Sidestream Dark-Field (SDF) Imaging of the Intestinal Microcirculation

This study is ongoing, but not recruiting participants.
Nova Scotia Health Research Foundation
Capital District Health Authority, Canada
Information provided by (Responsible Party):
Christian Lehmann, Capital District Health Authority, Canada Identifier:
First received: April 16, 2009
Last updated: March 5, 2014
Last verified: March 2014

Sepsis is the most frequent cause of death in critically ill patients in non-coronary care Intensive Care Units in the developed world. Microcirculatory disturbances are central to the development of the disorder, leading to organ dysfunction, multi-organ failure and fatal outcome.

In particular the intestinal microcirculation is impaired early in the course of the disease. This may result in a breakdown of the gut barrier function with translocation of bacteria and their toxins into the systemic circulation, thus sustaining a "gut derived" septic state. Therefore, the impaired intestinal microcirculation has been suggested to act as the "motor of multiple organ failure" in sepsis.

The aim of the project is to evaluate a new diagnostic tool and the impact of Activated Protein C administration on the intestinal microcirculation in patients with severe sepsis and compare the findings with septic patients who are not candidates for APC therapy and healthy patients post bowel surgery using an innovative diagnostic tool (side stream dark-field imaging, SDF).


Study Type: Observational
Study Design: Observational Model: Cohort
Time Perspective: Prospective
Official Title: Sidestream Dark-Field Imaging of the Intestinal Microcirculation in Clinical Sepsis: The Impact of Activated Protein C Therapy

Resource links provided by NLM:

Further study details as provided by Capital District Health Authority, Canada:

Primary Outcome Measures:
  • Microvascular Flow Index (MFI) [ Time Frame: 6 hours after treatment ] [ Designated as safety issue: No ]

Secondary Outcome Measures:
  • Leukocyte - endothelial cell interactions, red blood cell velocity [ Time Frame: 6 hours after treatment ] [ Designated as safety issue: No ]

Estimated Enrollment: 36
Study Start Date: November 2011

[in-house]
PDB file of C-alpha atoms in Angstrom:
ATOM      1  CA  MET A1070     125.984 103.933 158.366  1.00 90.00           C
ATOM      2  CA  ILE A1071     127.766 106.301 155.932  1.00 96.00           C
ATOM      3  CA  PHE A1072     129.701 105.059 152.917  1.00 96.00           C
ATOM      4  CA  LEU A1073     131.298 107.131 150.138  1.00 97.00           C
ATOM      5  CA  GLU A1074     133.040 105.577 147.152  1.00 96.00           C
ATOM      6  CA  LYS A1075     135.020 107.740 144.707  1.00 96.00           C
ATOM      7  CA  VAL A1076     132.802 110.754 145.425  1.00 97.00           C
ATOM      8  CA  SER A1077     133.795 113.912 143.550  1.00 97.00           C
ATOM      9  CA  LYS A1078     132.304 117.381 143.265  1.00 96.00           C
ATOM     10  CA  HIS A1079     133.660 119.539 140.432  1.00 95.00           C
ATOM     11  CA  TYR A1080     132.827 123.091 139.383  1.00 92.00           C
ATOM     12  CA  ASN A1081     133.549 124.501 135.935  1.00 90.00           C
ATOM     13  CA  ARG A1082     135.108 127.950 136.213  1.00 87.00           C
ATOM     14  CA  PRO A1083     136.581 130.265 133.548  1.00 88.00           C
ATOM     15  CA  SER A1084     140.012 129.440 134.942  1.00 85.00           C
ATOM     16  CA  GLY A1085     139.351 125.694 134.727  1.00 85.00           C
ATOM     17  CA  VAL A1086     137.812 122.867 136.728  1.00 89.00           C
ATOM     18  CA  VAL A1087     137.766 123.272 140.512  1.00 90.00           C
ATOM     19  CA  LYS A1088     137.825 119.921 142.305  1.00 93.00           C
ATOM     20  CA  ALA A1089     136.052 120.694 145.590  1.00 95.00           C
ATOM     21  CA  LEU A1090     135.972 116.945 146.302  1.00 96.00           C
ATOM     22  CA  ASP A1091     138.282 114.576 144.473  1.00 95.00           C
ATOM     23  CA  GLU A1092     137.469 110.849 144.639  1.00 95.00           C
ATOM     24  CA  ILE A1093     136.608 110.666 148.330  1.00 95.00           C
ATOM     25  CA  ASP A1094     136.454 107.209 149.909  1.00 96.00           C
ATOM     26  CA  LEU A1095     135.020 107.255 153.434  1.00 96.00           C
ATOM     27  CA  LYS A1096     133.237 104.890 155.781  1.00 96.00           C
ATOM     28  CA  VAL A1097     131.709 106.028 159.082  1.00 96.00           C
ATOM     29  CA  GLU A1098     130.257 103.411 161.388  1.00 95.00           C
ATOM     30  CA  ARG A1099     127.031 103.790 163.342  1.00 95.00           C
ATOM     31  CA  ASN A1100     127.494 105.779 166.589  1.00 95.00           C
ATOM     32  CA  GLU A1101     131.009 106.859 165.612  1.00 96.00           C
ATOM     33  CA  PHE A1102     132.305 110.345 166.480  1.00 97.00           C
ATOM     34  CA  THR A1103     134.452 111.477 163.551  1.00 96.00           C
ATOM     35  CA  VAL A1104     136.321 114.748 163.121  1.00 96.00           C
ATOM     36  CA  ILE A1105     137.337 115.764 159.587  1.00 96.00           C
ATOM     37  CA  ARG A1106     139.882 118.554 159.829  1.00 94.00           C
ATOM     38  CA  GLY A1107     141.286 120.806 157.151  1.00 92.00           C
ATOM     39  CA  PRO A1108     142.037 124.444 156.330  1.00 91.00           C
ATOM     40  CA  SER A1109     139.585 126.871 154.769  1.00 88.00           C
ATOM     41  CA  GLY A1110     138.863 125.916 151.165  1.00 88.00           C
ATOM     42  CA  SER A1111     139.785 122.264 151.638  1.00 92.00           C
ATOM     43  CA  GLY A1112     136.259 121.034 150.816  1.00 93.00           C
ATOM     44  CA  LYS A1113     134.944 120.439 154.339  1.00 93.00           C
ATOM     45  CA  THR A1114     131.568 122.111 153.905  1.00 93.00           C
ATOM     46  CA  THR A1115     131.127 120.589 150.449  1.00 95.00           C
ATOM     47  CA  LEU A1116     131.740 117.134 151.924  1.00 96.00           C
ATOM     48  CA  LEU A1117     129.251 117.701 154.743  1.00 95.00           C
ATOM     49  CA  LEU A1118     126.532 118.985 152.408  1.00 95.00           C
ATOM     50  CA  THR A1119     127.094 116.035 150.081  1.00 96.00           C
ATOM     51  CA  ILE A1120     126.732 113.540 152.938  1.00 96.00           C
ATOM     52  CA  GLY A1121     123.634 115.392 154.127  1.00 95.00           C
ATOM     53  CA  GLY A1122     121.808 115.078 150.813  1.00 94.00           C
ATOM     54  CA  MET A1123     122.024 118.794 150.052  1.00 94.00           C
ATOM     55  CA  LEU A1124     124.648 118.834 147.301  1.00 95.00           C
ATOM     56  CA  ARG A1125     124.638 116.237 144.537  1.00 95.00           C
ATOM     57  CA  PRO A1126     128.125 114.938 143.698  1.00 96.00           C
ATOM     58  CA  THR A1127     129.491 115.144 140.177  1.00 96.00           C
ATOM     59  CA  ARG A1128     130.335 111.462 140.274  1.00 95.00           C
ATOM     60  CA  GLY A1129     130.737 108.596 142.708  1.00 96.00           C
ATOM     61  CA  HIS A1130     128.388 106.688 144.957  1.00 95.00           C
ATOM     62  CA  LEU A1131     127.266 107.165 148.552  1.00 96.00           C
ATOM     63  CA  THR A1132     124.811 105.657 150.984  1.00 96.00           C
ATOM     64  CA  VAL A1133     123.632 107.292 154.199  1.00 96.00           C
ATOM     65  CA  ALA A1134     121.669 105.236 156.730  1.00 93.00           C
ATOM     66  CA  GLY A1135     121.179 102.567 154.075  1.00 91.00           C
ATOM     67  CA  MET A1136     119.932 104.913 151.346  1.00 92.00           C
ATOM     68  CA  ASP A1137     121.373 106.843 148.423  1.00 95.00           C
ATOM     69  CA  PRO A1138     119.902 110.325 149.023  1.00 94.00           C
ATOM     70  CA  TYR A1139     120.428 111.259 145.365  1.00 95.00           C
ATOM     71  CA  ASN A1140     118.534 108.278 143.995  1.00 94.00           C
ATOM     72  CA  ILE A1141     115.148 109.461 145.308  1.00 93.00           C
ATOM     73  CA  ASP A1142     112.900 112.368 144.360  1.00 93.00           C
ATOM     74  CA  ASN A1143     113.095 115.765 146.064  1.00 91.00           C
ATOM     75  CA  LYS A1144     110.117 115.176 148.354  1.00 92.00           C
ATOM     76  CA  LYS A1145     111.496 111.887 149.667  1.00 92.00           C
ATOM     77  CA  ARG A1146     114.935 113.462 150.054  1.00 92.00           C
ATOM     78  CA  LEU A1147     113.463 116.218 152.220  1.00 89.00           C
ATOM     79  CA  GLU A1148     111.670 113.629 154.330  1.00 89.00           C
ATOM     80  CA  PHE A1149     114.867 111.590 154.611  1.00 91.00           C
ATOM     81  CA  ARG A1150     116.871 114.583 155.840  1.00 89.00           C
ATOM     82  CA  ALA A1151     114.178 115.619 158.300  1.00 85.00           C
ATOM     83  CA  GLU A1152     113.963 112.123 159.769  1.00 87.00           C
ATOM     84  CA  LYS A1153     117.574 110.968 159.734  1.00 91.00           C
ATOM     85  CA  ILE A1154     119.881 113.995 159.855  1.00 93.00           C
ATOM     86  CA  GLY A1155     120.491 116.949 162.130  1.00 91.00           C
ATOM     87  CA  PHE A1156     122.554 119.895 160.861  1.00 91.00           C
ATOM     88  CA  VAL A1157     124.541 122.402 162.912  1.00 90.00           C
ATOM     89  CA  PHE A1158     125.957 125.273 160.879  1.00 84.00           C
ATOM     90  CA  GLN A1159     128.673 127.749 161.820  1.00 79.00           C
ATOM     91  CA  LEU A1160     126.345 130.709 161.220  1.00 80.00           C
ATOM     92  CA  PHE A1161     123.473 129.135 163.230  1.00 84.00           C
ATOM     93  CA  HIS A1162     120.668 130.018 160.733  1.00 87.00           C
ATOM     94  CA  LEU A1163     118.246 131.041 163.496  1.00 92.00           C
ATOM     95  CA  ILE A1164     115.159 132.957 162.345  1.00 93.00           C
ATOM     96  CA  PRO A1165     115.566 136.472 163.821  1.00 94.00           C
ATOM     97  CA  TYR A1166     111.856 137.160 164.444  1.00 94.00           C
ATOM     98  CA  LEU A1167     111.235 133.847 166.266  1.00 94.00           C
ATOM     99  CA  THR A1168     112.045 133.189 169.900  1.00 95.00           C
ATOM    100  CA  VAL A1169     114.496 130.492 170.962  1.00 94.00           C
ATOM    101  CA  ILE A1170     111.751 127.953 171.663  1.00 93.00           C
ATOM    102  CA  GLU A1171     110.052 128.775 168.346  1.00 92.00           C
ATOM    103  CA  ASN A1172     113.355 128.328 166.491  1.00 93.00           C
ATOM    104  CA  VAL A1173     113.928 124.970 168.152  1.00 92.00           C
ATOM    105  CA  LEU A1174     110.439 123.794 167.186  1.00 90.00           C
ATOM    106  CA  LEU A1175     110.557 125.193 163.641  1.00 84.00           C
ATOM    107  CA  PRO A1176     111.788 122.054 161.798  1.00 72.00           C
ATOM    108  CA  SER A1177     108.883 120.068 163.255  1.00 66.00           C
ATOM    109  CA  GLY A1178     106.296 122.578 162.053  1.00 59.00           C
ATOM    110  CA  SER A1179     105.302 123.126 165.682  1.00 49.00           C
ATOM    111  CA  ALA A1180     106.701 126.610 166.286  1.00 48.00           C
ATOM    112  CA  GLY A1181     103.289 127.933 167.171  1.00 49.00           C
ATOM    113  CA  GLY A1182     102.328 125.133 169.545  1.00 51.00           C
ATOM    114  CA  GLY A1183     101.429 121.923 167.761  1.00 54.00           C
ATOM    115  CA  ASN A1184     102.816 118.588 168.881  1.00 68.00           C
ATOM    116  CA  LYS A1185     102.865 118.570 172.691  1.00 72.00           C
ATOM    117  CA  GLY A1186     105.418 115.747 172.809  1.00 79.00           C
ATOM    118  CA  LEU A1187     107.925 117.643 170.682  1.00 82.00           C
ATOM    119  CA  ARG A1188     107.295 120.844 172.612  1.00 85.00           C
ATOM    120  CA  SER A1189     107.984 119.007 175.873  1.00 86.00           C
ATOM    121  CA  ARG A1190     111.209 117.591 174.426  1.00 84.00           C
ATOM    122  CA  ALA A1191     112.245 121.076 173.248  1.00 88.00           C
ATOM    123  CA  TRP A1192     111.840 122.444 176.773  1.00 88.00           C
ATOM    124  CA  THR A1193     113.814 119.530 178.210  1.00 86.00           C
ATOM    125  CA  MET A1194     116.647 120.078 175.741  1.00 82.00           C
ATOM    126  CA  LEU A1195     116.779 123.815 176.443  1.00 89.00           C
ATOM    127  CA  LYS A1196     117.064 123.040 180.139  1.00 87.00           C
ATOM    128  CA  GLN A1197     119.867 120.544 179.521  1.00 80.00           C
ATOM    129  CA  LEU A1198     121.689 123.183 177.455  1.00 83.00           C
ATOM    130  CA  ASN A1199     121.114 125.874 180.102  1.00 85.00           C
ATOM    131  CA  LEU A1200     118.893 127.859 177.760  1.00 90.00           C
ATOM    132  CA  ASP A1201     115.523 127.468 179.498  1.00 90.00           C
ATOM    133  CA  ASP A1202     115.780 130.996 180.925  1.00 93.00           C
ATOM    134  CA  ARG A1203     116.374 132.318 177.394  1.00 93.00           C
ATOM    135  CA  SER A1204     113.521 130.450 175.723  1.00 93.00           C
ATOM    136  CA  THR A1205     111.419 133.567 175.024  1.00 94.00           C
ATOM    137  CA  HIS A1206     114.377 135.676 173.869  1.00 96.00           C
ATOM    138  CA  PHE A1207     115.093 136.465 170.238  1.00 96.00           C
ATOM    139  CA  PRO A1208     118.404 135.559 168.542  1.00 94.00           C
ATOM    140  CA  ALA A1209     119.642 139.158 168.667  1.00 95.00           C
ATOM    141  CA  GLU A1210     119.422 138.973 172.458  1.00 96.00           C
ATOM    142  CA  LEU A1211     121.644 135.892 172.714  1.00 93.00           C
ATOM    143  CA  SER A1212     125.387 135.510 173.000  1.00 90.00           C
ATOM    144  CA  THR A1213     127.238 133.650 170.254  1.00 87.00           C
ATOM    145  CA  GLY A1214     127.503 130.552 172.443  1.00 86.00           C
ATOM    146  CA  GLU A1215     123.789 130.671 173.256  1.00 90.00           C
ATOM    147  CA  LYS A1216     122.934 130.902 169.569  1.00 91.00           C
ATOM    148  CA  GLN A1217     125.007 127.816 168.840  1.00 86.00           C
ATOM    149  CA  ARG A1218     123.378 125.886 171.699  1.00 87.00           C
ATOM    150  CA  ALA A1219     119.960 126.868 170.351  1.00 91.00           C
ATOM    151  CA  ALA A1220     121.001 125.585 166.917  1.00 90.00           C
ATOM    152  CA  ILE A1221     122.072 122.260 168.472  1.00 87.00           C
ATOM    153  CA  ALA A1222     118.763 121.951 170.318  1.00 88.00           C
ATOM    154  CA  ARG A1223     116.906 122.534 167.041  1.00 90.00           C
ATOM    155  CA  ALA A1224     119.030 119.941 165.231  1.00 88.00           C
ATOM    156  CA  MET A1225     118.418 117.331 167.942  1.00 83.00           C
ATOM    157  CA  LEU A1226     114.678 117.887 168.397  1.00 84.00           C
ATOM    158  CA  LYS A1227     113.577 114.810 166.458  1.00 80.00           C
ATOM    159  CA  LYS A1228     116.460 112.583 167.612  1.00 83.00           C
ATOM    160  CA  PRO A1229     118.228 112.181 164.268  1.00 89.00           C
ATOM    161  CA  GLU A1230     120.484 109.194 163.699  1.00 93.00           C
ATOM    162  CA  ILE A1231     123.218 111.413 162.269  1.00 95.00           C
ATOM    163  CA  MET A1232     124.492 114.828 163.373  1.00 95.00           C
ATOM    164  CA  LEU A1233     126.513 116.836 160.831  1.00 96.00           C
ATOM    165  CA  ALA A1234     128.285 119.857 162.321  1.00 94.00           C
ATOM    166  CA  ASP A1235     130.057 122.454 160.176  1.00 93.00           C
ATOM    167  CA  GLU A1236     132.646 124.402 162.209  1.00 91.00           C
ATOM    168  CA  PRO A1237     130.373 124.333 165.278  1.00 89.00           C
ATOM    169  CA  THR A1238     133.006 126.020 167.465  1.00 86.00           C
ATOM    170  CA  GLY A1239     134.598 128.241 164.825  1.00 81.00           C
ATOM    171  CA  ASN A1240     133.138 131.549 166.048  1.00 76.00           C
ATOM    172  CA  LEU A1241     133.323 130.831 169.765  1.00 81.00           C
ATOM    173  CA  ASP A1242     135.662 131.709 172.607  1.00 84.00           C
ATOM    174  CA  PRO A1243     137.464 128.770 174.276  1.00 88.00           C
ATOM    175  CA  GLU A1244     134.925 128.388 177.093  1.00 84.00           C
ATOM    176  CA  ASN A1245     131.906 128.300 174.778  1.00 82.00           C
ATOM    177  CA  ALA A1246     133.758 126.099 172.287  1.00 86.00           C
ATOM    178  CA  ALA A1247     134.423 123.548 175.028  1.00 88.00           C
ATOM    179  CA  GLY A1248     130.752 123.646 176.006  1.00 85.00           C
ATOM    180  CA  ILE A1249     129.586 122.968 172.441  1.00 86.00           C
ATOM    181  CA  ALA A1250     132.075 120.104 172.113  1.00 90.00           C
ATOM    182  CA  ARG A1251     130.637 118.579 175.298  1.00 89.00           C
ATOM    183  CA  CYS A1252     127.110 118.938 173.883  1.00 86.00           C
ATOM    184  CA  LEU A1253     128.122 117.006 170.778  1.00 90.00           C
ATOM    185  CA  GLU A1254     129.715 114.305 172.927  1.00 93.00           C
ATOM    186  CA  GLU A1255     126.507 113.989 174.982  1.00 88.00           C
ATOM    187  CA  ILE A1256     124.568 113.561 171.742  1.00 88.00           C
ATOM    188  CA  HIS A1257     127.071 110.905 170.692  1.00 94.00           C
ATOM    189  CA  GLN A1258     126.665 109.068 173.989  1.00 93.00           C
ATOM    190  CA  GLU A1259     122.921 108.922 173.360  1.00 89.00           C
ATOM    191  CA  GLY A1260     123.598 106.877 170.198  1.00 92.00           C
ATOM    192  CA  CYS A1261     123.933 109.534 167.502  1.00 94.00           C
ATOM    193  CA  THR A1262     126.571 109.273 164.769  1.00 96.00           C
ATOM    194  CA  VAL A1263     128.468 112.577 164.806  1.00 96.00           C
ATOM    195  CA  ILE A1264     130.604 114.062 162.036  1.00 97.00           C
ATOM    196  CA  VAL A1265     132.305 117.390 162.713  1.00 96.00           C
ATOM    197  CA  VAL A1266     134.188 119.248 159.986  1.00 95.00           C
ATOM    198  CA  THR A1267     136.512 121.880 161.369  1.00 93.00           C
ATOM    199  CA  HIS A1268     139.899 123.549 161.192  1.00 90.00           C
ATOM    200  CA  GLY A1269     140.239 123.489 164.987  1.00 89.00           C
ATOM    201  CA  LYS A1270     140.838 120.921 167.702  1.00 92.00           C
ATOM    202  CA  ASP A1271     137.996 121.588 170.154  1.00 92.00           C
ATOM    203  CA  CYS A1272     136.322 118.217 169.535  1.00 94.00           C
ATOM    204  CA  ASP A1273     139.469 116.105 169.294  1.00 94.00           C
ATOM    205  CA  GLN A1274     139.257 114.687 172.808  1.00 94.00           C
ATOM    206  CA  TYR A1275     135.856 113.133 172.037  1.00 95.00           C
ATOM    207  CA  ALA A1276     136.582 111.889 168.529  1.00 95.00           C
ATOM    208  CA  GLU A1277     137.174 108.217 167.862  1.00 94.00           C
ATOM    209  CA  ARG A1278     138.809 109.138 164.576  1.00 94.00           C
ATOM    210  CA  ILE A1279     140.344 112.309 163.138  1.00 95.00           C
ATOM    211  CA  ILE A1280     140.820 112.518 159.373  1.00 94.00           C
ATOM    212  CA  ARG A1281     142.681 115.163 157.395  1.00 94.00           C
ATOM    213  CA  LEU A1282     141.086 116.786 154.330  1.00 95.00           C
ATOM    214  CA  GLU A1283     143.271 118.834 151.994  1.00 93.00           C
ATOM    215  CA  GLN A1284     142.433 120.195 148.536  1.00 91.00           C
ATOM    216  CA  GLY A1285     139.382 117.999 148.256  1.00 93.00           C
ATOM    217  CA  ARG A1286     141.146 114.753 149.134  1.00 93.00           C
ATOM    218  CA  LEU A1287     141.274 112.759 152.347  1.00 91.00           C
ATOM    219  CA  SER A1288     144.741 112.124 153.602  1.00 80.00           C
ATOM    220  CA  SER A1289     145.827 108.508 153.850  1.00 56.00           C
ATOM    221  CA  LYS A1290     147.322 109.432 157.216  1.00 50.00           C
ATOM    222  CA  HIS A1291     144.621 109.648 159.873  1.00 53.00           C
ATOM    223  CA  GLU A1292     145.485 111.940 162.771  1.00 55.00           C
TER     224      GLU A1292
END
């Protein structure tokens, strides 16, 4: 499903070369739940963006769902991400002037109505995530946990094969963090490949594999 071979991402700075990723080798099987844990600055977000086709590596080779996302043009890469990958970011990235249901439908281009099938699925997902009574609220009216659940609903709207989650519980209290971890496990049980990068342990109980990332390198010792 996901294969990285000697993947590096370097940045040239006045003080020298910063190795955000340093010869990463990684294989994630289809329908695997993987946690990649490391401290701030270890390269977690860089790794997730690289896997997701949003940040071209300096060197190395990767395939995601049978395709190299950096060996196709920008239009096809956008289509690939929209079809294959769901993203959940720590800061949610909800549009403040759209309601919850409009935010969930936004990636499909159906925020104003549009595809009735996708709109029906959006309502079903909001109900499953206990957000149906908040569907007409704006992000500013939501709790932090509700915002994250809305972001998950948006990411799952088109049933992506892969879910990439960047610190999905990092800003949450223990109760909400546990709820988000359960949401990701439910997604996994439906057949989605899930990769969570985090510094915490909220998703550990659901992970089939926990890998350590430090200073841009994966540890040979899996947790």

Estimated Study Completion Date: December 2014
Estimated Primary Completion Date: December 2014 (Final data collection date for primary outcome measure)
Patients with ileostomy.
Standard Sepsis Treatment
Patients with ileostomy and sepsis


Ages Eligible for Study:   19 Years and older
Genders Eligible for Study:   Both
Accepts Healthy Volunteers:   No
Sampling Method:   Non-Probability Sample
Study Population

Patients presenting to ICU with sepsis and ileostomy


Inclusion Criteria:

  • ileostomy, no infection at the site of stoma, informed consent.
  • diagnosed sepsis according to American College of Chest Physicians/Society of Critical Care Medicine criteria13.
  • indication for treatment according to hospital guidelines

Exclusion Criteria:

  • infection at the site of stoma,
  • moribund patients
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Please refer to this study by its identifier: NCT00883597

Canada, Nova Scotia
Queen Elizabeth II Health Sciences Cetnre
Halifax, Nova Scotia, Canada, B3H 2Y9
Sponsors and Collaborators
Christian Lehmann
Nova Scotia Health Research Foundation
Capital District Health Authority, Canada
  More Information

No publications provided

Responsible Party: Christian Lehmann, MD FRCPC, Capital District Health Authority, Canada Identifier: NCT00883597     History of Changes
Other Study ID Numbers: CDHA-RS/2009-311
Study First Received: April 16, 2009
Last Updated: March 5, 2014
Health Authority: Canada: Health Canada processed this record on March 26, 2015